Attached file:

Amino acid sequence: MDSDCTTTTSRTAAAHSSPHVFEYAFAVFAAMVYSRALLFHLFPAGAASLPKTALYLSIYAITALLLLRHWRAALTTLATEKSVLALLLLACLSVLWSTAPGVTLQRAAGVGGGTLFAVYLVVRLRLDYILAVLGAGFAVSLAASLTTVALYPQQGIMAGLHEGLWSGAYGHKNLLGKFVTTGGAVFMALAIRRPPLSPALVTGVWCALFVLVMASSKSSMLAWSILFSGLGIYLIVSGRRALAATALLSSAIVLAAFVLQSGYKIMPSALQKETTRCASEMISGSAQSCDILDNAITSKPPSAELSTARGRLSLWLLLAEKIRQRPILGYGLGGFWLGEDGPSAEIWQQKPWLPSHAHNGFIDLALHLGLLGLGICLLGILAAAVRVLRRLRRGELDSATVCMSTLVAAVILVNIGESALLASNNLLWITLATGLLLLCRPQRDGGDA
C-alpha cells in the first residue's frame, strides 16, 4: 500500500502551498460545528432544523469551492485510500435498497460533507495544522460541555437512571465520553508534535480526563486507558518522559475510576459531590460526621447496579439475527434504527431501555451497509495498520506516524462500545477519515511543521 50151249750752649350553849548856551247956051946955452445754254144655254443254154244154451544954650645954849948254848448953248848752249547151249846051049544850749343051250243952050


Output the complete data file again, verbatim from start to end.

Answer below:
Amino acid sequence: MDSDCTTTTSRTAAAHSSPHVFEYAFAVFAAMVYSRALLFHLFPAGAASLPKTALYLSIYAITALLLLRHWRAALTTLATEKSVLALLLLACLSVLWSTAPGVTLQRAAGVGGGTLFAVYLVVRLRLDYILAVLGAGFAVSLAASLTTVALYPQQGIMAGLHEGLWSGAYGHKNLLGKFVTTGGAVFMALAIRRPPLSPALVTGVWCALFVLVMASSKSSMLAWSILFSGLGIYLIVSGRRALAATALLSSAIVLAAFVLQSGYKIMPSALQKETTRCASEMISGSAQSCDILDNAITSKPPSAELSTARGRLSLWLLLAEKIRQRPILGYGLGGFWLGEDGPSAEIWQQKPWLPSHAHNGFIDLALHLGLLGLGICLLGILAAAVRVLRRLRRGELDSATVCMSTLVAAVILVNIGESALLASNNLLWITLATGLLLLCRPQRDGGDA
C-alpha cells in the first residue's frame, strides 16, 4: 500500500502551498460545528432544523469551492485510500435498497460533507495544522460541555437512571465520553508534535480526563486507558518522559475510576459531590460526621447496579439475527434504527431501555451497509495498520506516524462500545477519515511543521 50151249750752649350553849548856551247956051946955452445754254144655254443254154244154451544954650645954849948254848448953248848752249547151249846051049544850749343051250243952050